National says the government's "soft on crime" approach has led to nearly 1400 more people joining gangs since it took office.
But Labour says a look behind the numbers shows that's not true, and gang members deported from Australia are behind the increasing tide of methamphetamine reaching our shores, and rising gang membership.
Figures obtained by National in response to written questions to the Police Minister show that the number of patched gang members has increased by 26 percent since October 2017.
Gang membership in the Bay of Plenty and Eastern districts has increased by more than 200 and in the Tasman district it has almost doubled.
National leader Simon Bridges said gangs have become emboldened by the government's policies.
"The government's approach to policing, to law and order, to Corrections, which is overly focused on reducing prison numbers at any cost.
"And also just sending signals around things like not being prepared to do Firearms Prohibition Orders, which would get at the gang's guns sends a message.
"It makes quite clear that, you know, you won't have to do the time, that there's less of a focus on these things, that in short they are soft on crime", he said.
Mr Bridges said gangs do nothing but peddle misery and an increase in gang membership means an increase in crime.
"I think it's true to say that serious, violent crime has gone up, we've seen that in the figures and I've been vocal on that over the last few months," he said.
However, police minister Stuart Nash said: "the claims don't stand up to scrutiny," and crime by gangs is being targetted on several fronts.
While gang membership has increased, the trend dates back to National's last term, he said.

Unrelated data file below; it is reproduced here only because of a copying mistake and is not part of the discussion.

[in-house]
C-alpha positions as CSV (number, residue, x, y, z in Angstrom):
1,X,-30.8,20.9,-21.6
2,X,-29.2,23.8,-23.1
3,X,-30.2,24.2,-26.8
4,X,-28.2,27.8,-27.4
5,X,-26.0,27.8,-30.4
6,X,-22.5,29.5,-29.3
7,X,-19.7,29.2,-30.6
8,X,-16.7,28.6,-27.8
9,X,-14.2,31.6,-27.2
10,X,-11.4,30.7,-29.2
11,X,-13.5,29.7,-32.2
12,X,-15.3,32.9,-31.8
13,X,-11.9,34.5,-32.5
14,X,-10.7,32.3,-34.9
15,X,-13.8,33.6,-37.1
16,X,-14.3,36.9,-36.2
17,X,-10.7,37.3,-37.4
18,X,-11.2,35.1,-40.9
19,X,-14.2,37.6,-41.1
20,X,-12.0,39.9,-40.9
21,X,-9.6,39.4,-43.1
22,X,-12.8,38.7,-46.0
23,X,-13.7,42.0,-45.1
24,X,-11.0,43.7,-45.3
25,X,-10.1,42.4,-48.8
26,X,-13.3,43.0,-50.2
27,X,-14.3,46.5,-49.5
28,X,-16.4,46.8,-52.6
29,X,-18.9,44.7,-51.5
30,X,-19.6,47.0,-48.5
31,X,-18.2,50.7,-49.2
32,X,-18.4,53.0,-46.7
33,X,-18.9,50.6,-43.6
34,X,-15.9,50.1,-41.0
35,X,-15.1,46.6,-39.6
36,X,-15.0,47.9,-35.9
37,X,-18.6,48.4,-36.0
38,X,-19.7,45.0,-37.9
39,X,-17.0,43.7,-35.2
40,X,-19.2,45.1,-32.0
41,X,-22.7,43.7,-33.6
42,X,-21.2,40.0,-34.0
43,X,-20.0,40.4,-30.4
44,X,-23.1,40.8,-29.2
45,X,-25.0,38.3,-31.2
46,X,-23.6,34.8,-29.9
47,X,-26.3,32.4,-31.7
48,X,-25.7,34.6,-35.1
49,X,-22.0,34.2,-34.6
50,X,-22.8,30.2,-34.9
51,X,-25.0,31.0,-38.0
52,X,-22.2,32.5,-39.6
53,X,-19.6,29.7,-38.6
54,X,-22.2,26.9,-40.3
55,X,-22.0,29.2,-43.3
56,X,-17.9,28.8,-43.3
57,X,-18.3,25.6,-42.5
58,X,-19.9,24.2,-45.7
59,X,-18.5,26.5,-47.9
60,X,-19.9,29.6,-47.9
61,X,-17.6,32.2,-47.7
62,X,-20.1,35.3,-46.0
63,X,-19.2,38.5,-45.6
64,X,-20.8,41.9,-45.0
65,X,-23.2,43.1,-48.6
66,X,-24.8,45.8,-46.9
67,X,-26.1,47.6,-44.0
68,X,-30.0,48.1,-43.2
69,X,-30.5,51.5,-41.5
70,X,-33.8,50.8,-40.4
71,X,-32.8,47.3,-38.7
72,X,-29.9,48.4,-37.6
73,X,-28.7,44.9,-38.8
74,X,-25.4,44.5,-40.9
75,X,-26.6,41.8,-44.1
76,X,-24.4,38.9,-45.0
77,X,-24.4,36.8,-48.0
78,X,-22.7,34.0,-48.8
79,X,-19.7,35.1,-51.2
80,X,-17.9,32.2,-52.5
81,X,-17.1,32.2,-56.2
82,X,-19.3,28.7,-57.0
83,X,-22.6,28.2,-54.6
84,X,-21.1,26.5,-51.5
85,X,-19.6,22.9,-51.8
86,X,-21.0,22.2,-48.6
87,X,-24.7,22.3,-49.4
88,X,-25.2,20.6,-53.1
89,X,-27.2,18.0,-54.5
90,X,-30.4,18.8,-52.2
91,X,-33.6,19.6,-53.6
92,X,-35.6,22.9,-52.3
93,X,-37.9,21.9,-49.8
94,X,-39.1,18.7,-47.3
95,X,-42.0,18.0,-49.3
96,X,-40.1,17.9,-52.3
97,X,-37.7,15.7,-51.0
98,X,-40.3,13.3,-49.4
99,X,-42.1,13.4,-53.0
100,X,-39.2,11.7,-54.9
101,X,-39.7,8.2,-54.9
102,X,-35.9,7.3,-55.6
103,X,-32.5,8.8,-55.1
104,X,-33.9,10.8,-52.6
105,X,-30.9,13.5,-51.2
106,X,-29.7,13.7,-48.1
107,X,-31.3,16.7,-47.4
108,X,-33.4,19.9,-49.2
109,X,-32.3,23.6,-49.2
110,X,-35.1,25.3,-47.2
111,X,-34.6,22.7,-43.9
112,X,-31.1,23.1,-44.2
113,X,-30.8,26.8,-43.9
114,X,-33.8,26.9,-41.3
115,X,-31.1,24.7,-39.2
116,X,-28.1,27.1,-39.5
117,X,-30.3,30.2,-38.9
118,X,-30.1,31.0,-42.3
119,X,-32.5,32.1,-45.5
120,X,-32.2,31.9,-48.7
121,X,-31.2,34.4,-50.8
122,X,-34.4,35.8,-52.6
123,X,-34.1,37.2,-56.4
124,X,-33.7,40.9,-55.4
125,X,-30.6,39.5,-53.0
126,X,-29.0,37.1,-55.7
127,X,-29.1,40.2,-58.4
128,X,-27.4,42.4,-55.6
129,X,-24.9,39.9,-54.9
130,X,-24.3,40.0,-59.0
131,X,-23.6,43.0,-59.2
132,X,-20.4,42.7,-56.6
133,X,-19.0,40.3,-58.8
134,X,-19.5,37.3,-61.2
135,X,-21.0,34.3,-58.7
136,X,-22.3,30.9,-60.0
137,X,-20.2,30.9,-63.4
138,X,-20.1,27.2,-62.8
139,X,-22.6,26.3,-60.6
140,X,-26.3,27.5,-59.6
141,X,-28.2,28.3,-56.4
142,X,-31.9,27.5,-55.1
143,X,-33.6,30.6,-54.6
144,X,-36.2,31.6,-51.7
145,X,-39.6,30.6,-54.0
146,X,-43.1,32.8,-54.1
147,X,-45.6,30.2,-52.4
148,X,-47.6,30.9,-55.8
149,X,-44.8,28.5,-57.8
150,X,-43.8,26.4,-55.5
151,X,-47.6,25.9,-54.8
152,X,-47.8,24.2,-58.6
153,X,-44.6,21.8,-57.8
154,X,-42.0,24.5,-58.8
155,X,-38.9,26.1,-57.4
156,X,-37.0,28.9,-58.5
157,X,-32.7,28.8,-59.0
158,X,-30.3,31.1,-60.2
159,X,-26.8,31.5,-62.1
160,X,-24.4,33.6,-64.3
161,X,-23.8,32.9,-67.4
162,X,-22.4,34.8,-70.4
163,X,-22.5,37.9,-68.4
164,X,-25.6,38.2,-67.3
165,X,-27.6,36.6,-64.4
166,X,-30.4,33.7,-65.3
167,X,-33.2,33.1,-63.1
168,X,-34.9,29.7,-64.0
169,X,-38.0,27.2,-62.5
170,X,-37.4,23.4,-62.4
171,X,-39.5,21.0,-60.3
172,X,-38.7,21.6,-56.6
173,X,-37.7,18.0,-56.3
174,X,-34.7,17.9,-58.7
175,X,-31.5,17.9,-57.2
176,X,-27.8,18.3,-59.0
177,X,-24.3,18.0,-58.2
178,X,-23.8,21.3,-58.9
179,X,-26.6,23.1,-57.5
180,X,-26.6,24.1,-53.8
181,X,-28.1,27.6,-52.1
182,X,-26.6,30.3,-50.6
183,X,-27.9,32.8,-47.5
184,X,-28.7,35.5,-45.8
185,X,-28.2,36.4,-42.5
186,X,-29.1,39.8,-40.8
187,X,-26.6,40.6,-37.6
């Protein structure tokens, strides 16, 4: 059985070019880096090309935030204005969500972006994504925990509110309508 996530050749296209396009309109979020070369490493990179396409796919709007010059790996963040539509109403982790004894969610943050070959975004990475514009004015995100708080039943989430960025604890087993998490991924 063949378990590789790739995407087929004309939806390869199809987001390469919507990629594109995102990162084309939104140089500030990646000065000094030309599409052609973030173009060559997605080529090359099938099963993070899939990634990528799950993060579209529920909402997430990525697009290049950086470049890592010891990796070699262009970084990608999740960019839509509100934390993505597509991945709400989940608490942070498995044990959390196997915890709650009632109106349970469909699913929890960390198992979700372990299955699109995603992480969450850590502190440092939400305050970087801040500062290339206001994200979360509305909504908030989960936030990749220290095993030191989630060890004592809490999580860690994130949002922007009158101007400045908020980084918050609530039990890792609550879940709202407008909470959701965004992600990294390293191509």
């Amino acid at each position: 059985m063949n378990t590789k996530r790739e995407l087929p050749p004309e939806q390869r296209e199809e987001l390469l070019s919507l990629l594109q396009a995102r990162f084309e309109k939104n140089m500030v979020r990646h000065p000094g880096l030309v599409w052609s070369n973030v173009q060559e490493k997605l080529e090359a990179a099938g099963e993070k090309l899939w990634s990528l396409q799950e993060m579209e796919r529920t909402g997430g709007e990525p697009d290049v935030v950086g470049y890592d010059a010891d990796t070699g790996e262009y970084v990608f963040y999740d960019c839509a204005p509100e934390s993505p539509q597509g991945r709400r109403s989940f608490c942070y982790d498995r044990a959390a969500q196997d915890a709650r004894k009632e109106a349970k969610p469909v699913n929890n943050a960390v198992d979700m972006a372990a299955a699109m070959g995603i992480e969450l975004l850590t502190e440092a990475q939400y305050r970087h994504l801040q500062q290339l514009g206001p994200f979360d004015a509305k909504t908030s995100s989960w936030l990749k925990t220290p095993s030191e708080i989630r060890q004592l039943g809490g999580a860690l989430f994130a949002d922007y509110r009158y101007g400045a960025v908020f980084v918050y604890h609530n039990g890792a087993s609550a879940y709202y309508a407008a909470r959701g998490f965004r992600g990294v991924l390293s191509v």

"A large part of the growth in gang numbers can be traced to criminals deported from Australia.
"Since 2015, 1800 offenders have returned - almost 1200 of those have returned since 2017."
He said the current government have increased frontline police officers by 10 per cent since 2017, and as recruitment and training continues, are on track for a 20 per cent increase in police by 2021.
"Seven hundred officers will be specifically assigned to crime prevention and organised crime and gangs.
"Since 2017 police have seized cash and assets of more than $100 million from gangs. This sends a powerful message to gangs that crime does not pay and they will not profit from their offending."
Under Labour there had also been an increased emphasis on decreasing demand for drugs supplied by gangs, by helping addicts receive treatment, and establishing new treatment services.
In April, the National Organised Crime Group's Detective Superintendent Greg Williams said the Comanchero's gang had got a foothold in East Auckland after patched members were deported to Auckland, and established a chapter.
Minister of Corrections Kelvin Davis said the proportion of gang members in prisons has steadily increased for the last 30 years, which is a problem for all of society.
"National had given up on any ideas to address the issue. Their only plan was to build American-style mega-prisons, which just turn low level criminals into hardened criminals, and lead to escalating costs for the taxpayer, with no reduction in re-offending and no social improvement.
"After years of a rapidly rising prison population under National, we have safely reduced the prison population by eight per cent since it peaked at 10,820 in March 2018.
"We haven't changed any rules or lowered any thresholds to achieve this - we've done it by preventing unnecessary delays for people in the justice system, targeting blockages to make the system more effective and reducing the likelihood of future offending by giving extra support to defendants on bail."
He said the coalition government has introduced smarter approaches to problem solving at the top of the cliff.
These include a boost to mental health and addiction services, a Gang Engagement Framework to help gang members establish new support systems other than their gang connections, and $98 million invested into a partnership between Corrections, Whānau Ora, the Minister of Social Development and iwi to create a programme at Northland and Hawke's Bay corrections services, to use kaupapa Māori to break the cycle of re-offending.
Mr Bridges said National is currently working on a Gang Plan which it will release next year and that will "crack down hard on gangs".
"It's going to be about giving police the resources and the powers to deal swiftly and decisively with gangs in New Zealand," Mr Bridges said.